Blupete's History of Nova Scotia

Key Events in the History of Nova Scotia: 1827.


§Feb 27th: The Thirteenth Assembly of the Nova Scotia Legislature convened.
§Moorsom estimated the population of Nova Scotia, including Cape Breton, at 143,000. He estimated that of this only 600 were Indian and 1,500 were black. A doubling, Moorsom further concludes, of the 1817 population of 72,000.
§March 9, 1827: A report was tabled in the House of Assembly. In this report (prepared at a time when Joseph Howe, apparently, was the Superintendent of Indian Affairs) suggested that greater attention should be paid to the Indian land question. It was thought that individual families should have something akin to an absolute claim to their lots. To this end surveys should be carried out.
§Benefit of Clergy: This was a legal plea which goes back many years, whereby a clerk, or a learned man may be saved from the consequences of his crime. In 1827 it was abolished by statute. (Act,7 and 8 Geo. IV. cap.28.) (Incidentally, the plea could be used only once and the benefit claimed could only be given to one who proved to the court he could read. If the plea worked then the person was branded on the hand.)
§February, Thursday, 1st: The 13th general assembly (1st session) met. Some names to be recognised: Lawrence Hartshorne for the County of Halifax; Thomas Chandler Haliburton for the County of Annapolis; John Starr for the County of Kings; John Barss for the County of Queen's; Richard John Uniacke, junr., for the County of Cape Breton; and, Charles Rufus Fairbanks and Beamish Murdoch, for the Town of Halifax. It is interesting to note that but ten counties were listed: Halifax, Annapolis, Lunenburg, Cumberland, Kings, Queens, Hants, Shelburne, Sydney, and Cape Breton. All of these had two representatives each, except the County of Halifax which had four. The towns (as opposed to the counties) each had a representative, except for Halifax which had two). These towns were: Halifax, Truro, Onslow, Londonderry, Annapolis, Granville, Digby, Lunenburg, Amherst, Horton, Cornwallis, Liverpool, Windsor, Falmouth, Newport, Shelburne, Barrington, and Yarmouth (It would seem there were no towns to be separately represented from Cape Breton.)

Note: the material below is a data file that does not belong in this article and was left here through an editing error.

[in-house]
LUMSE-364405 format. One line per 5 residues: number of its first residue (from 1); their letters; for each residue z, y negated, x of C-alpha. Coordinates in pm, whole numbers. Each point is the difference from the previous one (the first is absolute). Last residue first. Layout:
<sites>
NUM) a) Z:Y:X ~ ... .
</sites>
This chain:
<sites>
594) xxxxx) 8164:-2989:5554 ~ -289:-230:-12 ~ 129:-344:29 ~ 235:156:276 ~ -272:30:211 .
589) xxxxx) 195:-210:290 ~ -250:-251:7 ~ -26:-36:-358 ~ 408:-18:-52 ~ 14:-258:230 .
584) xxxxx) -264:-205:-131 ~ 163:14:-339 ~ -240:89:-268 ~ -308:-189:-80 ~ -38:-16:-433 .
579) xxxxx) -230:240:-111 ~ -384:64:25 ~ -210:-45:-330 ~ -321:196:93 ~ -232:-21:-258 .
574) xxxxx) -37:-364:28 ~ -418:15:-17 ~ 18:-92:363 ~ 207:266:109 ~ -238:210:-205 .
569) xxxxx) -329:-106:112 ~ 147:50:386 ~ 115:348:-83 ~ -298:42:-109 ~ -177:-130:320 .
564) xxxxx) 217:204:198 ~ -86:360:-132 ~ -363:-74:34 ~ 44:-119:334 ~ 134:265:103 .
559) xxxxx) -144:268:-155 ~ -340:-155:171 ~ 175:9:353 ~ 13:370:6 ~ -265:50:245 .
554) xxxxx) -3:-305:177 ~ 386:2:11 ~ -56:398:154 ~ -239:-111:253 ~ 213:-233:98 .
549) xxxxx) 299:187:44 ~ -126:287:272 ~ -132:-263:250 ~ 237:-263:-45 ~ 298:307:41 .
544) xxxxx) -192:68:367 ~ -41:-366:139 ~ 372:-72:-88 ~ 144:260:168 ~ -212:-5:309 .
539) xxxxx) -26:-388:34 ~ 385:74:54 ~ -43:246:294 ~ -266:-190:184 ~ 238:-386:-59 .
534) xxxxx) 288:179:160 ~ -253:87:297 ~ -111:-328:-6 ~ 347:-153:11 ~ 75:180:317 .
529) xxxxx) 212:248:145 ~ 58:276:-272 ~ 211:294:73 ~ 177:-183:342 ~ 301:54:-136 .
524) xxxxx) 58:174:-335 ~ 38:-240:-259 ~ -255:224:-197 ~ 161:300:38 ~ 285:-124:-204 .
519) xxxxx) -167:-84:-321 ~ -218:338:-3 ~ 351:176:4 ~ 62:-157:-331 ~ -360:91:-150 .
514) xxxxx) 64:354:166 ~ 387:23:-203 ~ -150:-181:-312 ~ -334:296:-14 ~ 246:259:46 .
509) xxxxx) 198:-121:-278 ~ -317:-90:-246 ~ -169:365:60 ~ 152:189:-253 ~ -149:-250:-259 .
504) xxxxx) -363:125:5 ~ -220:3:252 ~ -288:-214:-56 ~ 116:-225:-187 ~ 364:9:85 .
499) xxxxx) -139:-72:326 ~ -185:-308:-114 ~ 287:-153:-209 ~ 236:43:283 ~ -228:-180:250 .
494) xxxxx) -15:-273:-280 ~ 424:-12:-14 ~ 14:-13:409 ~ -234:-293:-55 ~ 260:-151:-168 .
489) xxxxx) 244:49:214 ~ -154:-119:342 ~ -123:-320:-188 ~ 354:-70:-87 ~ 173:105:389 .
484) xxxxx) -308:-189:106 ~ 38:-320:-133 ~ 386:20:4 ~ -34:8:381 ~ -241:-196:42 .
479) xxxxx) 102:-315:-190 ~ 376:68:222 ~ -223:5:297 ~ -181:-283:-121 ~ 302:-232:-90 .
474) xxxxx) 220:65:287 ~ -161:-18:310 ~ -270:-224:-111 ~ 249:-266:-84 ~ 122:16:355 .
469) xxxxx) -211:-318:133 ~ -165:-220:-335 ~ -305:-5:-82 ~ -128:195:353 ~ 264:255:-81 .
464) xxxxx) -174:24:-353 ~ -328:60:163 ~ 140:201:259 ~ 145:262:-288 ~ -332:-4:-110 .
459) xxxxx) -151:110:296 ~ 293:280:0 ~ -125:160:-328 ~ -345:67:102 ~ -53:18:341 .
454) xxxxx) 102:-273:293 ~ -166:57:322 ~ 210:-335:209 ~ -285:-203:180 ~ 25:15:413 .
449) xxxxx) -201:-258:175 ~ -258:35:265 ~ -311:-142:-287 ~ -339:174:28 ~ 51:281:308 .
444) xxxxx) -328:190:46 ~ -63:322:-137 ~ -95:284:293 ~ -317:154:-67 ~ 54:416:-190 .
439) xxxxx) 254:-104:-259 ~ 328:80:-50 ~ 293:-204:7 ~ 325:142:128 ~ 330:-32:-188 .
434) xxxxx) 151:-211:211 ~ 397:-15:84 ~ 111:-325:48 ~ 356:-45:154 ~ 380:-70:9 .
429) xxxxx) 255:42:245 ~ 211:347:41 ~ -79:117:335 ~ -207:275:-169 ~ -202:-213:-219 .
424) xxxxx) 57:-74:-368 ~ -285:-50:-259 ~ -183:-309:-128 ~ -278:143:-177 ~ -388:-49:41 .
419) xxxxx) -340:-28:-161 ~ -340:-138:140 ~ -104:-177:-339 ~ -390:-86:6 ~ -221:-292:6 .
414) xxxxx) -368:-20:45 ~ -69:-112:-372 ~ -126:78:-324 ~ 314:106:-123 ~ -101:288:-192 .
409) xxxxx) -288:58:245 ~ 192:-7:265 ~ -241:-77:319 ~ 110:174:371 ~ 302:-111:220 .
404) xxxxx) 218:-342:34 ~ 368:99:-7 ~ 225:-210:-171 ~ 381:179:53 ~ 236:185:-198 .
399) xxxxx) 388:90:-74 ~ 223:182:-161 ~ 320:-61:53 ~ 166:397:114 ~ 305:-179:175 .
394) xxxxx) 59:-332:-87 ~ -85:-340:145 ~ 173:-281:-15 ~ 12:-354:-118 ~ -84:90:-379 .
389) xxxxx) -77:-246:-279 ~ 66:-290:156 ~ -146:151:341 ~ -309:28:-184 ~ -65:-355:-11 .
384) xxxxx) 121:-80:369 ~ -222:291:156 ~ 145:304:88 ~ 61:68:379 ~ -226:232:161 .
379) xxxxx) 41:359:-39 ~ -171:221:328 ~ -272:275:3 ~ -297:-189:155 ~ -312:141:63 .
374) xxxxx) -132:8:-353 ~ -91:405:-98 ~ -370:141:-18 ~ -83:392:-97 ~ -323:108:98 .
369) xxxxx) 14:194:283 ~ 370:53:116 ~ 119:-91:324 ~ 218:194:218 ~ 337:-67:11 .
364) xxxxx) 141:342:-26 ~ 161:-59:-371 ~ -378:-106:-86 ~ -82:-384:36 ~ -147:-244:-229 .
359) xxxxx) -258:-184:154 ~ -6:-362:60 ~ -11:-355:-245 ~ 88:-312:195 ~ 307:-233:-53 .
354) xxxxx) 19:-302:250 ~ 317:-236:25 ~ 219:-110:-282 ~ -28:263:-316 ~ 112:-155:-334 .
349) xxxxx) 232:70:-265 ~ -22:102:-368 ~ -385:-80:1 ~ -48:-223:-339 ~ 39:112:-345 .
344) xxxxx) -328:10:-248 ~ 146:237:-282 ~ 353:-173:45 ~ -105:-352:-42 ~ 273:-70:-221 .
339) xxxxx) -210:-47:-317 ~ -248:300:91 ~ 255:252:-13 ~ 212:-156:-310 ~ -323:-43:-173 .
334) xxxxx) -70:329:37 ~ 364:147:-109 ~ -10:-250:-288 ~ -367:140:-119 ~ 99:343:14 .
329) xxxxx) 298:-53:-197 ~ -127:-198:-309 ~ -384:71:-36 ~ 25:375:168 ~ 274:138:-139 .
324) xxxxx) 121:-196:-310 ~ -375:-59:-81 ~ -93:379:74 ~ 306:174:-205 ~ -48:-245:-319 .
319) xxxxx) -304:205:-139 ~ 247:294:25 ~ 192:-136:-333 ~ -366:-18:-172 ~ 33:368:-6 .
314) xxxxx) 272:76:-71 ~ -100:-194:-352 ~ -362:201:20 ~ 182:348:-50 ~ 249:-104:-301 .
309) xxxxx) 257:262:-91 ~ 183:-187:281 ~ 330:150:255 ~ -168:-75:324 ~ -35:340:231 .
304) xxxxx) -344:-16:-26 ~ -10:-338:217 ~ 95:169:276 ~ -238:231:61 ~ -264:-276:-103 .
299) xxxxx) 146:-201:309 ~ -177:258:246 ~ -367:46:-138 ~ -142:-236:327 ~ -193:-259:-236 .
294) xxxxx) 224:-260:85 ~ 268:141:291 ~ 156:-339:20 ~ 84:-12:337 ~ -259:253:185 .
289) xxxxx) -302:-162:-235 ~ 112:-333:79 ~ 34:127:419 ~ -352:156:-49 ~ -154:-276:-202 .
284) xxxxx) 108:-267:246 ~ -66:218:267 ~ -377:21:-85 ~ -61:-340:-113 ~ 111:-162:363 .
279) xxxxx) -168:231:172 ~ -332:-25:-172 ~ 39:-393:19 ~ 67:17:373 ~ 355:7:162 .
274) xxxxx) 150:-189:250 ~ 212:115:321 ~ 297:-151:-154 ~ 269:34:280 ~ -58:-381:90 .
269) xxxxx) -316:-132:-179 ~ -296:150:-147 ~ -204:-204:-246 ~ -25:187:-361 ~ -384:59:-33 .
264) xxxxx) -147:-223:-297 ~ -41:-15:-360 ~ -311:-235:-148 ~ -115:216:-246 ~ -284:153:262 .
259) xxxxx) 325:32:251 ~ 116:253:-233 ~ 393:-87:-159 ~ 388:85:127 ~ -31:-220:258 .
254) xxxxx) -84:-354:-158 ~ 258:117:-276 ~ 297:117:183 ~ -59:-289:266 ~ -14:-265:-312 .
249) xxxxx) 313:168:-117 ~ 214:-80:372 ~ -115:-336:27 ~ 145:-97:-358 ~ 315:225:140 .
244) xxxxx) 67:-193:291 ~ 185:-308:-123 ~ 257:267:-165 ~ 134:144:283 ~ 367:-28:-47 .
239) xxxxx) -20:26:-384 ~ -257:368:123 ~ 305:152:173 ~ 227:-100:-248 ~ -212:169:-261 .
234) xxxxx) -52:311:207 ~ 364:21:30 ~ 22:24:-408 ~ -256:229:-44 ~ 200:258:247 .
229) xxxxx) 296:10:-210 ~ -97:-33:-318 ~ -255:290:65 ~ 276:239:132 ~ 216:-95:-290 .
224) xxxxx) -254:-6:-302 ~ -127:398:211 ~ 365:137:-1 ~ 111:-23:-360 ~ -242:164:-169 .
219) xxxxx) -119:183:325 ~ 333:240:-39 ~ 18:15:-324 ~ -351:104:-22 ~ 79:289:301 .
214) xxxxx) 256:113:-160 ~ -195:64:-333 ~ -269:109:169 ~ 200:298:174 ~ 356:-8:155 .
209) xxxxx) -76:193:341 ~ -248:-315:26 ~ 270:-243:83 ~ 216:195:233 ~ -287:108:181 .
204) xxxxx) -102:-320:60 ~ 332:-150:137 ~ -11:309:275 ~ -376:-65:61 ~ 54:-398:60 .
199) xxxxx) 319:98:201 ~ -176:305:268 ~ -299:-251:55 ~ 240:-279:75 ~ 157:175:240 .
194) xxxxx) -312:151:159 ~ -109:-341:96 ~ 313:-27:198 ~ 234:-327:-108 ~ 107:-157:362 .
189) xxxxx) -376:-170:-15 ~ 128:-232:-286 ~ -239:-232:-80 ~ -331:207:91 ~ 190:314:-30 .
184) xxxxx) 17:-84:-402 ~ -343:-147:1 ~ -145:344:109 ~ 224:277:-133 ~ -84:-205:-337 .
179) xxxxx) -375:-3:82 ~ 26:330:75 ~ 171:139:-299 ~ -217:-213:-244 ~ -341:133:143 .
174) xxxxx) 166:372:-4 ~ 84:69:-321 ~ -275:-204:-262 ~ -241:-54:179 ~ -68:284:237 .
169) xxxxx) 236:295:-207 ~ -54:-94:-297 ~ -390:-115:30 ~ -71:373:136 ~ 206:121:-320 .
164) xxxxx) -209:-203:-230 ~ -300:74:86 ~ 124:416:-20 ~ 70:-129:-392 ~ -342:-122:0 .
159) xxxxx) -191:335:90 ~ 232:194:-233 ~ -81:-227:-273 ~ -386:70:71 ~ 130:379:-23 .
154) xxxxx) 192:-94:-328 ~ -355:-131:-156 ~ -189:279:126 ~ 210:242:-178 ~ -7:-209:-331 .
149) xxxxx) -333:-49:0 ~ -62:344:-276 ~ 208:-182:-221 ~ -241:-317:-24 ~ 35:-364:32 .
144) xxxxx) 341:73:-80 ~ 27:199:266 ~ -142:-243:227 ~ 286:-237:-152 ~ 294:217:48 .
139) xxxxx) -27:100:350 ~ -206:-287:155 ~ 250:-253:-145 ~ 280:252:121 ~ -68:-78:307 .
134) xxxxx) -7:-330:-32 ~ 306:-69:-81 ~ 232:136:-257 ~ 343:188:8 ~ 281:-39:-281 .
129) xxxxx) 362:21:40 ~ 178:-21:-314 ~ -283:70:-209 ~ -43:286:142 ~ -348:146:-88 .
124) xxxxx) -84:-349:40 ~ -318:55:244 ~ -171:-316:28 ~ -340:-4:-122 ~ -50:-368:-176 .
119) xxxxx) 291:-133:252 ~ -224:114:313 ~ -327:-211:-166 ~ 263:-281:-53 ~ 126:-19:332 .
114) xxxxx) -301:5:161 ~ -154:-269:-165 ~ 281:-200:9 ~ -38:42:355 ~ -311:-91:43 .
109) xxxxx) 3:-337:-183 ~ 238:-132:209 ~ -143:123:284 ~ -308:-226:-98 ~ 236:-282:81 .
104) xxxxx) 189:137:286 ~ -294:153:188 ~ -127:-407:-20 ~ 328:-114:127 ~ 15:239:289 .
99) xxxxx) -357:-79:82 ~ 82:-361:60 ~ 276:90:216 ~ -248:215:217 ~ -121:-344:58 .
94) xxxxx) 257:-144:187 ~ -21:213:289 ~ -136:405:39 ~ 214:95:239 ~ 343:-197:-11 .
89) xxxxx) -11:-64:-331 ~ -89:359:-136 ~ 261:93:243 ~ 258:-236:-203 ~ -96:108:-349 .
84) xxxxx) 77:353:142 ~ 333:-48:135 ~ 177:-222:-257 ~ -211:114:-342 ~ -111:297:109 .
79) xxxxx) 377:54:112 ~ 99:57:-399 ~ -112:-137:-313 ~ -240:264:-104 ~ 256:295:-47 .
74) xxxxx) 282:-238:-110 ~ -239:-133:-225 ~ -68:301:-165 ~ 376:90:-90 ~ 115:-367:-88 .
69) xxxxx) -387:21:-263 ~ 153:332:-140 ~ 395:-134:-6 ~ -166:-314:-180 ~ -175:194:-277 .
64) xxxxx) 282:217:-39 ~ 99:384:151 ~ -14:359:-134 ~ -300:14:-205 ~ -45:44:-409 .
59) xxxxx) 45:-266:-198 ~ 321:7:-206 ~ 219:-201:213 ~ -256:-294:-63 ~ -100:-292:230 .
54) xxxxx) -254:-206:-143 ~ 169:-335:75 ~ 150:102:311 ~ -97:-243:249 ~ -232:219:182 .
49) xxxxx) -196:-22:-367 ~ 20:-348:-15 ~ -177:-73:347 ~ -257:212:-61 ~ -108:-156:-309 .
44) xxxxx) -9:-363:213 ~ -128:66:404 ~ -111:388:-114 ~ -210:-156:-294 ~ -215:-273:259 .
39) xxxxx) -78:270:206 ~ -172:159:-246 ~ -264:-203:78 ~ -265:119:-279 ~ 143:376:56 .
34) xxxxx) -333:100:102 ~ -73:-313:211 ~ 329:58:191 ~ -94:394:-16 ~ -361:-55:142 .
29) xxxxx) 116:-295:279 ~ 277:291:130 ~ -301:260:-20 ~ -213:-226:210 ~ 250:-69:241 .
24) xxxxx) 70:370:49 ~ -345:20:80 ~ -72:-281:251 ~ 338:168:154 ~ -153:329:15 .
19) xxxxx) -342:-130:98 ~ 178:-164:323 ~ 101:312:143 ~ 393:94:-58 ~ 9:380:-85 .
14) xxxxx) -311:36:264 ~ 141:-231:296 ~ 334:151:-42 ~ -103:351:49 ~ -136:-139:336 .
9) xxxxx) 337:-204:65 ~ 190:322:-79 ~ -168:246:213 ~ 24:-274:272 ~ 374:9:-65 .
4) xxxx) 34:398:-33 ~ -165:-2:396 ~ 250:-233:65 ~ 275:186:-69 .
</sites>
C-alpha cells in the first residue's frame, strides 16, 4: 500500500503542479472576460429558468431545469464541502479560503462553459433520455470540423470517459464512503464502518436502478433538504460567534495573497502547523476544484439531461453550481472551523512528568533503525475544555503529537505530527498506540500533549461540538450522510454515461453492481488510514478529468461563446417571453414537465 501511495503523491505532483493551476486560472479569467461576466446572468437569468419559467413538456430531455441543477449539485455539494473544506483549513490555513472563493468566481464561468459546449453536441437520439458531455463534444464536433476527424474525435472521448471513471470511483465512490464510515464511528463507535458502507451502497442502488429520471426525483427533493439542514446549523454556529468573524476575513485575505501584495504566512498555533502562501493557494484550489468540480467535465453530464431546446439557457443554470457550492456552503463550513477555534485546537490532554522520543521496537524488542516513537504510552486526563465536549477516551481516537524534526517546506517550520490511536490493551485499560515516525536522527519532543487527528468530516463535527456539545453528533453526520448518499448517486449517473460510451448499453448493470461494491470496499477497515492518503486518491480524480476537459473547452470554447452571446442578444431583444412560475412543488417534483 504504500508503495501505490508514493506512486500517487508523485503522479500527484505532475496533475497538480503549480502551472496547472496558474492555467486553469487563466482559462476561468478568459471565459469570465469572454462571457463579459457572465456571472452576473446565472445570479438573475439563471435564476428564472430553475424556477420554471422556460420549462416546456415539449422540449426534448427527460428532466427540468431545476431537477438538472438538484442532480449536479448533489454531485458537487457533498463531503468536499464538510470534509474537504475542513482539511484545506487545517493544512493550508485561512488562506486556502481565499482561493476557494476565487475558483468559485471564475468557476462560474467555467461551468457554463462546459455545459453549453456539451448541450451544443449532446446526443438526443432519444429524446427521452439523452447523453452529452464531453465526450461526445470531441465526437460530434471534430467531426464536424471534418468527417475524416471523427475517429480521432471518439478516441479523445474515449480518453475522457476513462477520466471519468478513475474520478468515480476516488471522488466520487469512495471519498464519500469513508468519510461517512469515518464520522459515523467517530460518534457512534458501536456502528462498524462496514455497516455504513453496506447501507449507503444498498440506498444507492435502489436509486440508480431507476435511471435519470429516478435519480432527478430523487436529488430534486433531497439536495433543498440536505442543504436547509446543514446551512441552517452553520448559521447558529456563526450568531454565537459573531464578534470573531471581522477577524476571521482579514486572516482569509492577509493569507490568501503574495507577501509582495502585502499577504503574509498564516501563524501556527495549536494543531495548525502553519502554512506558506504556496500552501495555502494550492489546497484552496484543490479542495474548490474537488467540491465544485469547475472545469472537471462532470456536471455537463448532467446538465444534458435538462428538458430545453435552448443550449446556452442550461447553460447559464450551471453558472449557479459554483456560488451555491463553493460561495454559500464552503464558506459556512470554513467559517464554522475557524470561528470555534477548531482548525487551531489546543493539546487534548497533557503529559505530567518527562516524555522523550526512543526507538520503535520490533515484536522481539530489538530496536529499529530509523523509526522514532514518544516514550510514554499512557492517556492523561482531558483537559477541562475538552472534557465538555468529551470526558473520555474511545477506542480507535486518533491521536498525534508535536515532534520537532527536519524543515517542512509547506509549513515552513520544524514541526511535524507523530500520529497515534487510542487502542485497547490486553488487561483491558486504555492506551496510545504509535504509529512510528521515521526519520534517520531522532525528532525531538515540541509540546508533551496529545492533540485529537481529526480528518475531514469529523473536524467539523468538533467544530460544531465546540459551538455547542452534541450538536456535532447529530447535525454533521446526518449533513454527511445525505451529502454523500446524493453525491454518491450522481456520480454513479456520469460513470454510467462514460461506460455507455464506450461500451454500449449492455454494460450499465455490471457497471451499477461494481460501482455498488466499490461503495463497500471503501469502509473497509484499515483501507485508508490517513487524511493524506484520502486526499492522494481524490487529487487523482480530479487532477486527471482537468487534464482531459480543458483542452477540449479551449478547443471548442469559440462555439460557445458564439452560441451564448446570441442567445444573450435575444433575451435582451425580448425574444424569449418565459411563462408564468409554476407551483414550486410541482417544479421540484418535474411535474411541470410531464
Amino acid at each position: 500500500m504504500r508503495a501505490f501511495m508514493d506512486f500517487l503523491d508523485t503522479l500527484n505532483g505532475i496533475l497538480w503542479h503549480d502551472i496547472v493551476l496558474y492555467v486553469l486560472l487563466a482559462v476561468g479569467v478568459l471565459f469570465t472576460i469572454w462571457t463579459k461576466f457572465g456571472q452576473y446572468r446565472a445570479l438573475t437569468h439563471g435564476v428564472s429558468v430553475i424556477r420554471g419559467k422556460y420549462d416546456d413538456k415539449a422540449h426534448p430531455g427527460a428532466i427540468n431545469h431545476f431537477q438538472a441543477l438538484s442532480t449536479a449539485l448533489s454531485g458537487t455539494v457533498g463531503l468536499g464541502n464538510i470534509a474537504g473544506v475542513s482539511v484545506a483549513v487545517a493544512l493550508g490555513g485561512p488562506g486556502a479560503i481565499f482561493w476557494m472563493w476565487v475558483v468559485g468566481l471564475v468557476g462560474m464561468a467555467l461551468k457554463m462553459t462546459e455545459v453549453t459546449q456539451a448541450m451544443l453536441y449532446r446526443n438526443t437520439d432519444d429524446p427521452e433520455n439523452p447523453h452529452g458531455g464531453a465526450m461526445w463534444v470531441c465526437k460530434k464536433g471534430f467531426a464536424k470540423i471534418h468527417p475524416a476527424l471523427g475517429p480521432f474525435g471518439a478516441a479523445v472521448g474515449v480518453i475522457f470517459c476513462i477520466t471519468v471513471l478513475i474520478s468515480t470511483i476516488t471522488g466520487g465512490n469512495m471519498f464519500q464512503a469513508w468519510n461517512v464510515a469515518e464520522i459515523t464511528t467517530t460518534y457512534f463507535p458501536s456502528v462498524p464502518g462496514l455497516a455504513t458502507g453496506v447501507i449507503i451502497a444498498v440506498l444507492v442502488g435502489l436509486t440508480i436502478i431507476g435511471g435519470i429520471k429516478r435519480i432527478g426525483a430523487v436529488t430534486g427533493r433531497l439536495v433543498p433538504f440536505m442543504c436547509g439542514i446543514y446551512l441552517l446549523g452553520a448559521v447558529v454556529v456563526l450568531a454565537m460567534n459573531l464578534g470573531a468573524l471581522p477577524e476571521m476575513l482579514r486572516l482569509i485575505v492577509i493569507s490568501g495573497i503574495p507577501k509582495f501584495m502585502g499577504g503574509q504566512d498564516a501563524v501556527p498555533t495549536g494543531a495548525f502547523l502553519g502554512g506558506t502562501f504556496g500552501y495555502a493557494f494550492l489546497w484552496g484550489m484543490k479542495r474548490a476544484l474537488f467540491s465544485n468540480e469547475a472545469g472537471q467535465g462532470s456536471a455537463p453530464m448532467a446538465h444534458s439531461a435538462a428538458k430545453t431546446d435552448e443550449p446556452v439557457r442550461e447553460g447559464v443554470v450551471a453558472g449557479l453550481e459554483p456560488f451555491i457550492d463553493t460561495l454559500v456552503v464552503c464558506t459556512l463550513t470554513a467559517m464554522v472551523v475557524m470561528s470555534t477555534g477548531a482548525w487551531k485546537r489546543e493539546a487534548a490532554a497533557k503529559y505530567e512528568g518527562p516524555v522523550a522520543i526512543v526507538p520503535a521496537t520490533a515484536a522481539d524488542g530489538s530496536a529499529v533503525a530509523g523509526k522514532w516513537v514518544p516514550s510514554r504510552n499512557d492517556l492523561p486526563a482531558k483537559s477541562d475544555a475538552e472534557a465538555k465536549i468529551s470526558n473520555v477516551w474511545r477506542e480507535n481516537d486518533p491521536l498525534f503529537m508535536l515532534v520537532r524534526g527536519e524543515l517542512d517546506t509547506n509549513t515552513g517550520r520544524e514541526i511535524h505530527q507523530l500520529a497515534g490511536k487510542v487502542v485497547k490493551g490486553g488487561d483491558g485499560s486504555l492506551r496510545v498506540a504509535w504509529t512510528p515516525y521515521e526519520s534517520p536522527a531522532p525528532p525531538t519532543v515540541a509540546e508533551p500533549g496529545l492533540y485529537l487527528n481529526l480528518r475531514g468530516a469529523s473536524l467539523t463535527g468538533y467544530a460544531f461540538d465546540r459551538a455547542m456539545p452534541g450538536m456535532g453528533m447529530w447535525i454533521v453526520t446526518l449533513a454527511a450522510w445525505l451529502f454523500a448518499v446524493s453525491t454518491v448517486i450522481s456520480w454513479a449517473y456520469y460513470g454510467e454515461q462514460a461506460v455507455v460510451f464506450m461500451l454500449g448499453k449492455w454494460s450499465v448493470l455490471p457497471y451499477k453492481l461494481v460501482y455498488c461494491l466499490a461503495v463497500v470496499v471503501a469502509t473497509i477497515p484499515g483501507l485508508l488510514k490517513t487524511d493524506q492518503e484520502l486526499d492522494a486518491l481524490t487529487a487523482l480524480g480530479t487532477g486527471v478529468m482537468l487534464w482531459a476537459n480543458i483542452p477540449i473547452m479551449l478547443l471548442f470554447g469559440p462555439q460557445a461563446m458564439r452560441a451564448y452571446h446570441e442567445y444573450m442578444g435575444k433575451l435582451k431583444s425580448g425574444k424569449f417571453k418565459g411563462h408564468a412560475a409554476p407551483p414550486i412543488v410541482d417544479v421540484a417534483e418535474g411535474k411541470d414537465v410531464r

§February 26th, Thomas Chandler Haliburton made his speech before the house on the Catholic Petition.
§John Walker (1781-1859), a chemist, inventor, born Stockton-on-Tees, in 1827, invented the friction match; they were called "Congreves" (alluding to the Congreve rocket), later named Luicifers, and, eventually, matches. Though it was early as 1805 that a Frenchman by the name of Chancel invented an apparatus which "consisted of a bottle containing asbestos, which was saturated with strong sulphuric acid, and flame was produced by bringing this into contact with matches, coated at the ends with sulphur, and tipped with a mixture of chlorate of potash and sugar."
§On 27th March, 1827, Darwin gave a short talk to the Plinian Society, a natural history society in the University of Edinburgh, and communicated two discoveries which he had made: First, "that the ova of the Flustra posses organs of motion; and the second, that the small black globular body hitherto mistaken for the young Fucus Lorius [a seaweed], is in reality the ovum of the pontobdella muricata [a leech that infests skates]. At the request of the society he promised to draw up an account of the facts and to lay it, together with specimens, before the Society next evening."